"What, are women not SMART enough for a regular phone? Does the company think we need special phones because we can't figure out how to work "regular" ones?"

"And what's with the WIRED headset? Who uses those anymore? Are we women not SMART enough to use a Bluetooth headset? Or does this phone not connect over Bluetooth to my car for hands-free use?"

"That charm is the stupidest thing I have ever seen for a phone. That's another thing to get all tangled up in my purse, eventually to break. And I still have to take the phone out to answer or make a call, so what's the point?"

She handed me the Rhyme back at that point, and had no desire to try it again. I got a similar reaction from every woman I showed the phone. Anger that women needed "special" phones, and disbelief at how poorly thought out the accessories were designed.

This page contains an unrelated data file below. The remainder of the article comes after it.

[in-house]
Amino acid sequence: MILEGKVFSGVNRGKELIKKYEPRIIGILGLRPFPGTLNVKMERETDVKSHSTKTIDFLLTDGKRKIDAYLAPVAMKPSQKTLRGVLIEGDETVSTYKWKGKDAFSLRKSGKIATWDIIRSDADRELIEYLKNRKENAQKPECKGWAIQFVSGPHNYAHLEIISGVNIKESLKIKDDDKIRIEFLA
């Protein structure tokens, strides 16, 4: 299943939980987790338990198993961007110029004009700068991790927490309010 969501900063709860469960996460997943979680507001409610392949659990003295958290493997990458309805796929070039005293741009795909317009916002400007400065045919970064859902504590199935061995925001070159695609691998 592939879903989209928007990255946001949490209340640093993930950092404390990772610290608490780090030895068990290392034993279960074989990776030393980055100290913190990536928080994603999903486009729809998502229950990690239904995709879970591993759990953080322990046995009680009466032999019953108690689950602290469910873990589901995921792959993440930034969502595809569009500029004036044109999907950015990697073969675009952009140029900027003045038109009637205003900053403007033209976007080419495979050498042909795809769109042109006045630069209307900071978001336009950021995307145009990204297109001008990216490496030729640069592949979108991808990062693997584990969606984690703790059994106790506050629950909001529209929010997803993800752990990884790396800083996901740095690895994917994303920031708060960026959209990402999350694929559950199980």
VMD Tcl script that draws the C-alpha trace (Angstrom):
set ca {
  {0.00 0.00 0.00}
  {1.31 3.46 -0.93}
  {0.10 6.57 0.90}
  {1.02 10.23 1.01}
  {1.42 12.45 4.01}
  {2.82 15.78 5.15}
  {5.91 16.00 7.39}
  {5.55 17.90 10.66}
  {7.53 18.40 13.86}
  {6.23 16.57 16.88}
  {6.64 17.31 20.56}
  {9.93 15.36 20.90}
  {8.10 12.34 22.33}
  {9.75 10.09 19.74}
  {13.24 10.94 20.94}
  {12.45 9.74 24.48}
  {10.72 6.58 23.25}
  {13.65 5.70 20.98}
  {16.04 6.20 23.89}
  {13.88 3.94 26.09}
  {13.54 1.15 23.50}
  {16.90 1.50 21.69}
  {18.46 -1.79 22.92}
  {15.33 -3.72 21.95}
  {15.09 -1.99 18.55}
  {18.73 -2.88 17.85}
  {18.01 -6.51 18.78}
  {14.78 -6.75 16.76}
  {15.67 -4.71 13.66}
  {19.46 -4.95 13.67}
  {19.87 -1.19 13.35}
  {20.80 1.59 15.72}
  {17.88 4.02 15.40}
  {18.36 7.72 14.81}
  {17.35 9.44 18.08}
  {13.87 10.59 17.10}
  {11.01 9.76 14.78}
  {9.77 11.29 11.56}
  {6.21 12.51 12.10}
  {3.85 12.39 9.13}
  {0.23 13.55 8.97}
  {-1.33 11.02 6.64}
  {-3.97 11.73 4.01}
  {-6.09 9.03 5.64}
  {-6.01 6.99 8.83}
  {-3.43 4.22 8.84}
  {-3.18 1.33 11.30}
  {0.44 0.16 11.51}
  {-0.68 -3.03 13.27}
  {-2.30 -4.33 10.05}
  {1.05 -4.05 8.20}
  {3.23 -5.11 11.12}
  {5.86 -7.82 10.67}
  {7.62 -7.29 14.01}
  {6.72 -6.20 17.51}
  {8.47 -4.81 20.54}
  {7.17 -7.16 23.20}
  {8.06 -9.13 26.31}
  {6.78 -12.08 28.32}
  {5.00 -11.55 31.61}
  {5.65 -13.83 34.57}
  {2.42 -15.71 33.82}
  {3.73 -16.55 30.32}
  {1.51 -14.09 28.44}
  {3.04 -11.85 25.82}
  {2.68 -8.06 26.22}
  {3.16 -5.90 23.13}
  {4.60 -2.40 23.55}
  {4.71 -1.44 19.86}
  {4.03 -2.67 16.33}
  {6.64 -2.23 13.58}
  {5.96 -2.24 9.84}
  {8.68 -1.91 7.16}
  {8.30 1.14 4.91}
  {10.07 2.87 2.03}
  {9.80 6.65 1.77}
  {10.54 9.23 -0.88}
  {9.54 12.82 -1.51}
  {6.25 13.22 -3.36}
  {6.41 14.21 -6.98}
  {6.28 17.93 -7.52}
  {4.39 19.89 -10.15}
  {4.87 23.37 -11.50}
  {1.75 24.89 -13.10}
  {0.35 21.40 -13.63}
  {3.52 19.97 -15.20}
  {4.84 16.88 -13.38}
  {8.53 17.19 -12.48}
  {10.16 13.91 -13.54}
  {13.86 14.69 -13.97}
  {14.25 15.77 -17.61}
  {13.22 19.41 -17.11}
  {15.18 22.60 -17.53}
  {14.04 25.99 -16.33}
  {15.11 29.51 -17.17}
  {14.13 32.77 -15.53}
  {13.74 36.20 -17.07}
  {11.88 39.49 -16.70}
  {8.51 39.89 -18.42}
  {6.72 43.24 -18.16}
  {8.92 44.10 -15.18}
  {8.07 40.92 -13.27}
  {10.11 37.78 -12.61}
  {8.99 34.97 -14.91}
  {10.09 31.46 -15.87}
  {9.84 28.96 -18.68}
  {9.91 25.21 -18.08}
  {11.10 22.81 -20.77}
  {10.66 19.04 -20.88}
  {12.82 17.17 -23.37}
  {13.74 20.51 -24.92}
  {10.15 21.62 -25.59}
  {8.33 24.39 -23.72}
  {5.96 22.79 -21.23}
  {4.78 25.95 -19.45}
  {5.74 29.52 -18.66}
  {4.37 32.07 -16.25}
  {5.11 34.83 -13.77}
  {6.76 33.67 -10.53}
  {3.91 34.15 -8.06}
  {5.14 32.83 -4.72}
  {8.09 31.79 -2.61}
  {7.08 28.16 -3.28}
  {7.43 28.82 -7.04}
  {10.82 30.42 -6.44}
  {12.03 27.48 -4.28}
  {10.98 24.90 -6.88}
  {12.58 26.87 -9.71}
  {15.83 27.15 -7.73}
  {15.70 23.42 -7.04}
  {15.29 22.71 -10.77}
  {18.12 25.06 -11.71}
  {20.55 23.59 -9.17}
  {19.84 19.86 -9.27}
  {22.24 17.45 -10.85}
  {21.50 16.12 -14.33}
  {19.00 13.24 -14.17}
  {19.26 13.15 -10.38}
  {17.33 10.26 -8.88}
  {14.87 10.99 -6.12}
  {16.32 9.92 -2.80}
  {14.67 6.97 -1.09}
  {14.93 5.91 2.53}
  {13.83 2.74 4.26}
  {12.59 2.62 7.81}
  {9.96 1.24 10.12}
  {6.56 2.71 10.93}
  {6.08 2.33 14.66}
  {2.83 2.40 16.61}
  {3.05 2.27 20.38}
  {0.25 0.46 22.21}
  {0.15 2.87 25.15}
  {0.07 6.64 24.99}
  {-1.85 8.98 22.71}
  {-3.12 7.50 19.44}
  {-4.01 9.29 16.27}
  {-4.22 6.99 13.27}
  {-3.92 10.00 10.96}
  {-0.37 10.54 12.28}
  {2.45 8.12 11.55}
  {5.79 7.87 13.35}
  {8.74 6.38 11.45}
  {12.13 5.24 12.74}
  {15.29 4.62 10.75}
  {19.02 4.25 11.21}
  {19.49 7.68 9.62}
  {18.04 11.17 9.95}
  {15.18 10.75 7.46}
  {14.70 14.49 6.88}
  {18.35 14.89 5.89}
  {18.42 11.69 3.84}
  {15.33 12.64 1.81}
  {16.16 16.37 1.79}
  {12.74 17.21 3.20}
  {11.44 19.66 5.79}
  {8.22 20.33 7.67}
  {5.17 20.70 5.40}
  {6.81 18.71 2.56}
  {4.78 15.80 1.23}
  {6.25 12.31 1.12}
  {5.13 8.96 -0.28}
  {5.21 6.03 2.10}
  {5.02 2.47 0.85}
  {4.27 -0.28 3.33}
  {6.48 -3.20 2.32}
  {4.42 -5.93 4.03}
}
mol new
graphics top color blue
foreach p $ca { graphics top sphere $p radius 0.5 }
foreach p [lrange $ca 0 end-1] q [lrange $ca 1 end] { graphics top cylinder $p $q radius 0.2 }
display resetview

HTC is trying to create products that stand out from the crowded Android phones out everywhere, but it missed the mark with the Rhyme on every level.

Topics: Telcos, HTC, Mobility

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65 comments
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  • RE: HTC Rhyme: Android phone that offends target market

    I don't think it is such a bad idea and some of the criticisms are a little hypersensitive, if you don't like the accessories, don't use them. I think the charm is actually a great idea
    kingcobra23
    • RE: HTC Rhyme: Android phone that offends target market

      @kingcobra23

      Yeah I wonder how old the "women" he was consulting with were.

      This phone is obviusly for the younger and hipper crowd.

      though younger hip crowds tend to have their own individual tastes. Most smartphones have more than enough accesories to satisfy both men and women.